There's time enough, but none to spare.
"Charles Waddell Chesnutt" was a mixed race author, essayist, political activist and lawyer, best known for his novels and short stories exploring complex issues of racial and social identity in the post-American Civil War/Civil War South. Many families of free people of color were formed in the colonial and early Federal period; some attained education and property; in addition there were many mixed-race slaves, who freedmen after the war were part of the complex society of the South. Two of his books were adapted as silent films in 1926 and 1927 by the African-American director and producer Oscar Micheaux. Following the African-American Civil Rights Movement/civil rights movement of the 20th century, interest in Chesnutt's works was revived. Several of his books were published in new editions, and he received formal recognition. A commemorative stamp was printed in 2008.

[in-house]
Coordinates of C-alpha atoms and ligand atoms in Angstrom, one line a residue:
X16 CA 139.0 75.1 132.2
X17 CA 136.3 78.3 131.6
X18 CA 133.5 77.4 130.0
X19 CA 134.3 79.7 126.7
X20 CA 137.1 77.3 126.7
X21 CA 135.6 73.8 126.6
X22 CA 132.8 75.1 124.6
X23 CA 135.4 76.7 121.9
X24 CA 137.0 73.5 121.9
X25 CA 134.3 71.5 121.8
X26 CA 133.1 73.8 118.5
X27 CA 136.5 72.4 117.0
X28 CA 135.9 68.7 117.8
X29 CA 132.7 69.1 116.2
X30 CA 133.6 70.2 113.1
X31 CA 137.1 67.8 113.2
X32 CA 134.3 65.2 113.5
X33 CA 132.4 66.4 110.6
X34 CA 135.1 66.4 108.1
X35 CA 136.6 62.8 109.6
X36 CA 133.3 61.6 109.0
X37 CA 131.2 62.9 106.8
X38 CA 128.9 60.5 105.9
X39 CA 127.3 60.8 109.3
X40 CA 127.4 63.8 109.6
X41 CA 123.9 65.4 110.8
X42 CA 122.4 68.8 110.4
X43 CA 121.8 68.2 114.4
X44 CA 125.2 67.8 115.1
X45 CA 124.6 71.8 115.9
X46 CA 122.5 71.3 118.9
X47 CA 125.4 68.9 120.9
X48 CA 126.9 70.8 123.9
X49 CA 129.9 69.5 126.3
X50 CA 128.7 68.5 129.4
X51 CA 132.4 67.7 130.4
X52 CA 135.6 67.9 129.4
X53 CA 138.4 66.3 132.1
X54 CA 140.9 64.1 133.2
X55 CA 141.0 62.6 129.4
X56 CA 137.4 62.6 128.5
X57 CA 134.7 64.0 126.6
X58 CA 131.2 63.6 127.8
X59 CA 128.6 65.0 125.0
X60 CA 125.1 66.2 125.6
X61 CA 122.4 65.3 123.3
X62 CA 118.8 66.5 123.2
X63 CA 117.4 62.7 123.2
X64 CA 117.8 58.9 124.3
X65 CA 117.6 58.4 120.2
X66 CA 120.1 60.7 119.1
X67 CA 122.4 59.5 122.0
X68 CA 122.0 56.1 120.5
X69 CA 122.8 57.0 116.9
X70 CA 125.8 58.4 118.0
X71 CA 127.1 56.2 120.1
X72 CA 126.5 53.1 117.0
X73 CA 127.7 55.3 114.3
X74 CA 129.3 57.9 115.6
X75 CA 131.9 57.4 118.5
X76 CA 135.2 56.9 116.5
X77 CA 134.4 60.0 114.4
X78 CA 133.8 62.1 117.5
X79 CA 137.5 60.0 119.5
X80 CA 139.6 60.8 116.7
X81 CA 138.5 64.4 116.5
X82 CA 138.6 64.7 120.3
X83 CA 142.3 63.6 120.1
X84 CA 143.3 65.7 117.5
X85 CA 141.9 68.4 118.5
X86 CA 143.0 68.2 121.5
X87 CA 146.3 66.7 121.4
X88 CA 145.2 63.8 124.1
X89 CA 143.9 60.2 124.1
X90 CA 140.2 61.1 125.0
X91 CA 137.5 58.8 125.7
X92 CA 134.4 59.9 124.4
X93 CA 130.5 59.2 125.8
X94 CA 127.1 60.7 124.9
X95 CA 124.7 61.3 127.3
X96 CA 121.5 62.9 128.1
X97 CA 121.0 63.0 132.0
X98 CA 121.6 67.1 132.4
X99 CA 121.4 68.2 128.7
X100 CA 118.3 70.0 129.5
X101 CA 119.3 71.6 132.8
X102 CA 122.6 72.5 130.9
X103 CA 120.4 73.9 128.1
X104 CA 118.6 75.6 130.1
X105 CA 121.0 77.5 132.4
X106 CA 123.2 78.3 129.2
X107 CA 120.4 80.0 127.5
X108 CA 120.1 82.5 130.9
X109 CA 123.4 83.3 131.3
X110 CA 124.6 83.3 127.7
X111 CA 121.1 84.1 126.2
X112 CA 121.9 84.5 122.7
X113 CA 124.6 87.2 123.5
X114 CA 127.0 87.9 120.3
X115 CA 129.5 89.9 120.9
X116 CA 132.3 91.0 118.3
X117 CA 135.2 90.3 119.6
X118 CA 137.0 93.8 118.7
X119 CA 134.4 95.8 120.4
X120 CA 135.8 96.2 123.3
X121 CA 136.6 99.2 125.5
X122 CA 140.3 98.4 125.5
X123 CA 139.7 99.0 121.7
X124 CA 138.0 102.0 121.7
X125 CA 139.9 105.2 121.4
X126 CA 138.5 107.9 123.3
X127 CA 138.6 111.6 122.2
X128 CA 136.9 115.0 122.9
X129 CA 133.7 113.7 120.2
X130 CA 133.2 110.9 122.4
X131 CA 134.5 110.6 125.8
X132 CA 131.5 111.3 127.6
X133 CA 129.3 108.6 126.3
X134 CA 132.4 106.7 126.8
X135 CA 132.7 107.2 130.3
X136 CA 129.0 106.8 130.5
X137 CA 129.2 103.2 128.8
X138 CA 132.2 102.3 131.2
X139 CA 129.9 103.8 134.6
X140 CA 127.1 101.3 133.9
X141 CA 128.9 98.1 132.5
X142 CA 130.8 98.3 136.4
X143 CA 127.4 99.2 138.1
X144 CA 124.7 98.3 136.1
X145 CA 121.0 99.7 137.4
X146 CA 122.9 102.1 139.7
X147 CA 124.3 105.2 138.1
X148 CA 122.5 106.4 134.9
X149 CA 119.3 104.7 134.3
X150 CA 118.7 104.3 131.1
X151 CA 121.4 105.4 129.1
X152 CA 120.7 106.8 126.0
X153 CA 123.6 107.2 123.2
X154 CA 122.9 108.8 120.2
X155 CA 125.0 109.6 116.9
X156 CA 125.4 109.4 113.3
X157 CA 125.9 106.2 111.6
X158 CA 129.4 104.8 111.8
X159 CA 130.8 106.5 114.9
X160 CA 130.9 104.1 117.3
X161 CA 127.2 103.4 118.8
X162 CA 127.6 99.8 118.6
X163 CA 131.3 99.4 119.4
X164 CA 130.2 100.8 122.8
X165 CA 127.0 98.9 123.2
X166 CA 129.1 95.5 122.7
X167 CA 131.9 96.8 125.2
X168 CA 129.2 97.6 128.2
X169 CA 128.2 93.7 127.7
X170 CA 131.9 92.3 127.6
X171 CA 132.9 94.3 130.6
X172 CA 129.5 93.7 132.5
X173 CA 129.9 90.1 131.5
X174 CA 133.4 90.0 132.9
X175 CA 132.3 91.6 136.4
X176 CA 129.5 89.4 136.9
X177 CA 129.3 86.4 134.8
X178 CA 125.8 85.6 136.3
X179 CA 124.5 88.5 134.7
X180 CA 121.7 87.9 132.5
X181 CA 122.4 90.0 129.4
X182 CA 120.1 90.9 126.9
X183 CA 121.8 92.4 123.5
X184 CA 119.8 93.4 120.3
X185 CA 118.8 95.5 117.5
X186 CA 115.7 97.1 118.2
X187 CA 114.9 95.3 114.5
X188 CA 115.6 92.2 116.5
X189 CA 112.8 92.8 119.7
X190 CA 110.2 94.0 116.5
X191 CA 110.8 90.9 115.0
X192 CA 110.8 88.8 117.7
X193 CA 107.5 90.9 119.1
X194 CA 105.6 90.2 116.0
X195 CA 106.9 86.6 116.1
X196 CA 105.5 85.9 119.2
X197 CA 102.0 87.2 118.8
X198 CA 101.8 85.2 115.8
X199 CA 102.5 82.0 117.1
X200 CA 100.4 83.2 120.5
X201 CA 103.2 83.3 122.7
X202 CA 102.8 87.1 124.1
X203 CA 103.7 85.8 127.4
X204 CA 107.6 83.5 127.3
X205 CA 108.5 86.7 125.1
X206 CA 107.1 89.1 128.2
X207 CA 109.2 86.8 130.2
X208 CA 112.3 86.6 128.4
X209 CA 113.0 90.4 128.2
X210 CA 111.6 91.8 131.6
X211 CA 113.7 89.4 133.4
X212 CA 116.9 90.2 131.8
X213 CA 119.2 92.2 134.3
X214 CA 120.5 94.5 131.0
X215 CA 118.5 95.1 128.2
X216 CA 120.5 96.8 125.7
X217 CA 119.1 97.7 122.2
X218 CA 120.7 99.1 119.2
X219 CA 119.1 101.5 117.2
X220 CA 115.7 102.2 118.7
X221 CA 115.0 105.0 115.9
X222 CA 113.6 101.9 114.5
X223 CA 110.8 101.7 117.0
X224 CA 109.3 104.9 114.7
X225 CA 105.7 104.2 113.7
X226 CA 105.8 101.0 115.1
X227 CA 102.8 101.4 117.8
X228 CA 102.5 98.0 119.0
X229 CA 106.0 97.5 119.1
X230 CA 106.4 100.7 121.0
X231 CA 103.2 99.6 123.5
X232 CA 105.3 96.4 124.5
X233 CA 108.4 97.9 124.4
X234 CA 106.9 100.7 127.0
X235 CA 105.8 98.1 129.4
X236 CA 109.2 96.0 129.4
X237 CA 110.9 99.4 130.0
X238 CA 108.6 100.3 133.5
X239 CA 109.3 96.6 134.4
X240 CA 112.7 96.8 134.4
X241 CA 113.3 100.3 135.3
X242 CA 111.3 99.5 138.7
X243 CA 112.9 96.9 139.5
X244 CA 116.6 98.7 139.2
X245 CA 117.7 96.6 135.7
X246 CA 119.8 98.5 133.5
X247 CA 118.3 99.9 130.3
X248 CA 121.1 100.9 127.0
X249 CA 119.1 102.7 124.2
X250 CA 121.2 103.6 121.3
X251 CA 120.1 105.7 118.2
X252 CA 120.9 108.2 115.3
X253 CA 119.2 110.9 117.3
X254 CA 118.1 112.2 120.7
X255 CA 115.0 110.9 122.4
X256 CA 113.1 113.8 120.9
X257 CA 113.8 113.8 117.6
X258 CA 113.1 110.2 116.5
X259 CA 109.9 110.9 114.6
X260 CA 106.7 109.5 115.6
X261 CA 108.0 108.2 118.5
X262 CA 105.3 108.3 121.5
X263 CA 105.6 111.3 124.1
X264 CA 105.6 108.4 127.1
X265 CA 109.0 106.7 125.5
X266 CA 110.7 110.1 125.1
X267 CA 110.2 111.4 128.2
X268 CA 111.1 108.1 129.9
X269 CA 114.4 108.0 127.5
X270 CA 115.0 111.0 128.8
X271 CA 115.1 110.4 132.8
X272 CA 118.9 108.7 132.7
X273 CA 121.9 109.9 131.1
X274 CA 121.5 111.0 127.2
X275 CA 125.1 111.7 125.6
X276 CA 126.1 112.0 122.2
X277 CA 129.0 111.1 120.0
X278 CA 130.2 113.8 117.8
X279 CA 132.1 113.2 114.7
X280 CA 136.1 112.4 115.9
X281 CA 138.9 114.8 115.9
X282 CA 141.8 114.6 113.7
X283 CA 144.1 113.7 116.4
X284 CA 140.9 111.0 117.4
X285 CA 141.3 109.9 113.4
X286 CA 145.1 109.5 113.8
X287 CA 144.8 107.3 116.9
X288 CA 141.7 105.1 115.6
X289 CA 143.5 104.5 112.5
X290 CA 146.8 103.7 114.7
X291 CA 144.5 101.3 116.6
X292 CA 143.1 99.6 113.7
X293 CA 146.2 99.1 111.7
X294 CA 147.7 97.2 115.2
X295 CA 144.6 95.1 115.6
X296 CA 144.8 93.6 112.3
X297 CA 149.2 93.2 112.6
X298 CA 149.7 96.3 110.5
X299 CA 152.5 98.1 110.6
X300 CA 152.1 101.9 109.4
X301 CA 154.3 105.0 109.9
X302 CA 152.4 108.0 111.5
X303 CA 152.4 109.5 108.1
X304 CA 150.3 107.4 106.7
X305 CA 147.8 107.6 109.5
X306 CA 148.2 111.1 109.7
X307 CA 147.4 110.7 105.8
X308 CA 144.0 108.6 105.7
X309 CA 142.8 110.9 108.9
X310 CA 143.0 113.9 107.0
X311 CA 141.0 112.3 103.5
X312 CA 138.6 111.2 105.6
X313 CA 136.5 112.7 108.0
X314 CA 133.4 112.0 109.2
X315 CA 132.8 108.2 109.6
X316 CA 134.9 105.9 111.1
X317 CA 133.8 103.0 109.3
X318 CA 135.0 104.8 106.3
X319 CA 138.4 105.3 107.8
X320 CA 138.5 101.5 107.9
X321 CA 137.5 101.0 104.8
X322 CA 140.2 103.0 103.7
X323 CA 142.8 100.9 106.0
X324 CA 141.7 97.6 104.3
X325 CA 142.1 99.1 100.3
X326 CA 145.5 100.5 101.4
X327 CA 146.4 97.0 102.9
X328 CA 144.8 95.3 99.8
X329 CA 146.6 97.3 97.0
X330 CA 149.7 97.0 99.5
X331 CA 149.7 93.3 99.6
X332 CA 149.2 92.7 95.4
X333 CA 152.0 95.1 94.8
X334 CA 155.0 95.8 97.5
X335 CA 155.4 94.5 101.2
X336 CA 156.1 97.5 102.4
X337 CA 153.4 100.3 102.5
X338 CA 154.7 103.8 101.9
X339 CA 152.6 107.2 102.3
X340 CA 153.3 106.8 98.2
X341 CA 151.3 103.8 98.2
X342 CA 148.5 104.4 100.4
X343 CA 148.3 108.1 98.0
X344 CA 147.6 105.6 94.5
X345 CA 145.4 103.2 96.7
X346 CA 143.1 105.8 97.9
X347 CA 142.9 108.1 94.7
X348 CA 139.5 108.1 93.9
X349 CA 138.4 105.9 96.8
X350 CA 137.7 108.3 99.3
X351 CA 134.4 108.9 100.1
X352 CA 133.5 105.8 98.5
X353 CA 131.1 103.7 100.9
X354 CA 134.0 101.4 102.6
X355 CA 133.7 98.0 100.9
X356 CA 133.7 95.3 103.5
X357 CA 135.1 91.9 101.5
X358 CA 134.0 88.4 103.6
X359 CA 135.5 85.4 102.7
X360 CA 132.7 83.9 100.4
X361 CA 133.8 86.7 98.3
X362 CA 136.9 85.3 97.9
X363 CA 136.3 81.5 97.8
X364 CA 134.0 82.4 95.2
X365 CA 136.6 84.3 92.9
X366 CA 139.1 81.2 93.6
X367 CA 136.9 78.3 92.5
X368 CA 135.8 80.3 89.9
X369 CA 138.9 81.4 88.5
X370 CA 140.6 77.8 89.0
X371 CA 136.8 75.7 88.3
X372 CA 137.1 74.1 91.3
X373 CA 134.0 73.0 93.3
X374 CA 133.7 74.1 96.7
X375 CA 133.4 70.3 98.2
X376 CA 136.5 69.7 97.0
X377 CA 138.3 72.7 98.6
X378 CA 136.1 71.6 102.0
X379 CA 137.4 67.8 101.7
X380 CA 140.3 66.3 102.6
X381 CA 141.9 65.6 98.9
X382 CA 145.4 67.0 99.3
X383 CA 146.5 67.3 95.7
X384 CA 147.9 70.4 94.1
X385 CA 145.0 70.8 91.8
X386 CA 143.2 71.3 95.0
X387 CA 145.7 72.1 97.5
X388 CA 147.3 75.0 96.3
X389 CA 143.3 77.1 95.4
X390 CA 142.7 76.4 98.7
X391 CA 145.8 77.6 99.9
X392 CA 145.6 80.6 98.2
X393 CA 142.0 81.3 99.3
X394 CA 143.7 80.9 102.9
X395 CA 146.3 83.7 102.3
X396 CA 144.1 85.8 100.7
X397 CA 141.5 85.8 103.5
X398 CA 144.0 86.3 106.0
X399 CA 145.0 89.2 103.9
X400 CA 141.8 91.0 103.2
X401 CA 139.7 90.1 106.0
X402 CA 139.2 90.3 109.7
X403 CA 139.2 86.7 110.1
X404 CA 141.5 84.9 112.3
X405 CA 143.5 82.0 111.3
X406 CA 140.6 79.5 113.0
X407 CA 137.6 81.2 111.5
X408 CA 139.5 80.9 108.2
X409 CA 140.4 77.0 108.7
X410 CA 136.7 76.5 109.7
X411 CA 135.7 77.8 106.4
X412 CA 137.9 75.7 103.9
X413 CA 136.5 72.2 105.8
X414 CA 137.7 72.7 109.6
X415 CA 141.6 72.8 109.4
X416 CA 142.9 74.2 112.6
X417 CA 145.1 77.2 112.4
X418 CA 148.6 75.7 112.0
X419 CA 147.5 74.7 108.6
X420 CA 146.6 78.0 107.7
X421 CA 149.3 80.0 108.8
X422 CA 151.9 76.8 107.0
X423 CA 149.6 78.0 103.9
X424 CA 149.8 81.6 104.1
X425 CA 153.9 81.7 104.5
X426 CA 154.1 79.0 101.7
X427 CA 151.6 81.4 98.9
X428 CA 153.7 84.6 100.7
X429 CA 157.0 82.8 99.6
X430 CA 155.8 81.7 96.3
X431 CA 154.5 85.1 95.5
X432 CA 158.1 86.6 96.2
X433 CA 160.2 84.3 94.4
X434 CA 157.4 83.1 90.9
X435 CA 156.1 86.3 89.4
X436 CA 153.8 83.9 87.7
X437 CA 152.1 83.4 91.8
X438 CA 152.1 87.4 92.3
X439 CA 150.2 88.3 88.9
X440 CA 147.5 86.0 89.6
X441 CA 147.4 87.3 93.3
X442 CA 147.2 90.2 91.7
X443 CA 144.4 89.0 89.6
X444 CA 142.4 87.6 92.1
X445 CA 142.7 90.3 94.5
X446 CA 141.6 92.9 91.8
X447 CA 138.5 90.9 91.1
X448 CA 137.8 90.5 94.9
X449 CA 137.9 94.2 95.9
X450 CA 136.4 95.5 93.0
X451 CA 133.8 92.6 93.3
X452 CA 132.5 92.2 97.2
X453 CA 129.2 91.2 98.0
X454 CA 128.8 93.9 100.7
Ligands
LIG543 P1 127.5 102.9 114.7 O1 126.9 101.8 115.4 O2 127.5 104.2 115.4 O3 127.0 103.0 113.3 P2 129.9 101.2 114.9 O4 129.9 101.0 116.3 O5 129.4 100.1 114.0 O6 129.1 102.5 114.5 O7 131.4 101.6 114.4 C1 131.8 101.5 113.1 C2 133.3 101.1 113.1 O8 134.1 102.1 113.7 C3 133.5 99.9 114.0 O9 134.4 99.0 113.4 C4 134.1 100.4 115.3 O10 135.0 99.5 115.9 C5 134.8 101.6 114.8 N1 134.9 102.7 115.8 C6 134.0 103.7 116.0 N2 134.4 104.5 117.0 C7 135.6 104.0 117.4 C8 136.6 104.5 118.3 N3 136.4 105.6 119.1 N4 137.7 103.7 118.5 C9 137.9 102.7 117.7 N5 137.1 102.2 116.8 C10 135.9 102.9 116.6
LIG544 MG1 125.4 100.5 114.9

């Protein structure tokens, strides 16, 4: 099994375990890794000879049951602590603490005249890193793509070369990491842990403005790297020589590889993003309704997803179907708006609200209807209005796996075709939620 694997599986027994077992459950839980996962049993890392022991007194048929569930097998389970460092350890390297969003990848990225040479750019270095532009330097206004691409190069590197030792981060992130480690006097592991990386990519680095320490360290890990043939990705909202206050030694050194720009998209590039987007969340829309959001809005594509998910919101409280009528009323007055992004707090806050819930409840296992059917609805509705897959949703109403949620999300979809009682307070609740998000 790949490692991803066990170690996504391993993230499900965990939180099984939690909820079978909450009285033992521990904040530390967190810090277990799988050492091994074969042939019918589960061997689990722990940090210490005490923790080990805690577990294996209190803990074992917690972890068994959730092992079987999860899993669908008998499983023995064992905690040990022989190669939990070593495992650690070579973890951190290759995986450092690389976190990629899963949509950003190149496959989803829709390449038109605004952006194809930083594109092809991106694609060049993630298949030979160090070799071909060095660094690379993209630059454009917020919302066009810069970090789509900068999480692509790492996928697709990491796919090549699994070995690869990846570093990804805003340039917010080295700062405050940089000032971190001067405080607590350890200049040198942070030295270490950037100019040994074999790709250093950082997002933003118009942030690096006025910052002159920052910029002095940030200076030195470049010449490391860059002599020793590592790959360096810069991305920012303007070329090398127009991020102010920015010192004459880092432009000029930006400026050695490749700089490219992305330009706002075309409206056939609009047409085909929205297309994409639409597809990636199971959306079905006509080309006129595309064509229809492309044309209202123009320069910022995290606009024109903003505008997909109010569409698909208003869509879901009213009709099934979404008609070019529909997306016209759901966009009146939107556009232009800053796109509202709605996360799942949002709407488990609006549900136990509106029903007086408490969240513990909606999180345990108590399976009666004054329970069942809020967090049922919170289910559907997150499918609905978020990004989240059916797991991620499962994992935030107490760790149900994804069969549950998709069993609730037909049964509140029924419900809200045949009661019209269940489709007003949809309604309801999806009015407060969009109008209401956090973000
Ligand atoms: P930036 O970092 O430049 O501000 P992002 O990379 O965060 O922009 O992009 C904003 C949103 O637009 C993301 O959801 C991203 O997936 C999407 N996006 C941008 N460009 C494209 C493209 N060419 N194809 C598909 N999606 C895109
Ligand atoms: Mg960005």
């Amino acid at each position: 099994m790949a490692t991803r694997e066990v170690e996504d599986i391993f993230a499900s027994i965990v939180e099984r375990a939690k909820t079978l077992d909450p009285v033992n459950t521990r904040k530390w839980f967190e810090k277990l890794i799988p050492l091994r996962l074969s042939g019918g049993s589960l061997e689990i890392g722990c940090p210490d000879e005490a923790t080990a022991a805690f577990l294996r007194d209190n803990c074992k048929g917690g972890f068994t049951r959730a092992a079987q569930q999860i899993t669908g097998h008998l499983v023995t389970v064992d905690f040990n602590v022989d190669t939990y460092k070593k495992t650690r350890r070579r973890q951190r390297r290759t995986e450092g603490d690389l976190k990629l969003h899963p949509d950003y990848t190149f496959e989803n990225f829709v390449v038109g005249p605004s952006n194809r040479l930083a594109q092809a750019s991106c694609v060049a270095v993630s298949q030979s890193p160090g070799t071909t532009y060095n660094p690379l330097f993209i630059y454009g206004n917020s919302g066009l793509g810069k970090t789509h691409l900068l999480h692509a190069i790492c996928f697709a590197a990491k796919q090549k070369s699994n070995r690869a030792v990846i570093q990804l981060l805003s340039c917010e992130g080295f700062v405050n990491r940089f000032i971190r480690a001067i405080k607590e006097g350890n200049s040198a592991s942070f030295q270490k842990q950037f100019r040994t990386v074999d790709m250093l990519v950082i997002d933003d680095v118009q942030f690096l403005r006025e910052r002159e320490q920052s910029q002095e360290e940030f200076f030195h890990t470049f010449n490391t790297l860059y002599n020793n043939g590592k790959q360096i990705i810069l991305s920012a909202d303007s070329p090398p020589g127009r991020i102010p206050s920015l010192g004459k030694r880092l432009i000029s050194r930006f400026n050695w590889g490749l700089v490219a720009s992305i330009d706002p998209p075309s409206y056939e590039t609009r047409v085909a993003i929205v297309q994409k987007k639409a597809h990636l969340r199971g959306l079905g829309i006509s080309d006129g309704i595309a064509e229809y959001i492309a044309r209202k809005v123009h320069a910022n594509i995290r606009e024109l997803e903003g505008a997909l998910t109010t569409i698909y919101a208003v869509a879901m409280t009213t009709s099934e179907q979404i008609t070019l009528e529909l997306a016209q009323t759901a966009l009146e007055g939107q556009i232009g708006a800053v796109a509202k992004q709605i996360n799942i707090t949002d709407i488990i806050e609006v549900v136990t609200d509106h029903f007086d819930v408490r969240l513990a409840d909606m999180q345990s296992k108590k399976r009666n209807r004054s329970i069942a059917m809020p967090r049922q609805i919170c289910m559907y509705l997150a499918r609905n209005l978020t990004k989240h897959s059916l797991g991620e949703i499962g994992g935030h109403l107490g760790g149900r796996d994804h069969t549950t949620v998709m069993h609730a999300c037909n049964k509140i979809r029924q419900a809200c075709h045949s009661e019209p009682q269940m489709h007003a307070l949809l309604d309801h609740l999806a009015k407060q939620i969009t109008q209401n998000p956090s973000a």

During the early 20th century in Cleveland, Chesnutt established what became a highly successful court reporting business, which provided his main income. He became active in the National Association for the Advancement of Colored People, writing articles supporting education as well as legal challenges to discriminatory laws.If you enjoy these quotes, be sure to check out other famous novelists! More Charles W. Chesnutt on Wikipedia.
As man sows, so shall he reap. In works of fiction, such men are sometimes converted. More often, in real life, they do not change their natures until they are converted into dust.
The workings of the human heart are the profoundest mystery of the universe. One moment they make us despair of our kind, and the next we see in them the reflection of the divine image.
Sins, like chickens, come home to roost.
Impossibilities are merely things which we have not yet learned.
Those that set in motion the forces of evil cannot always control them afterwards.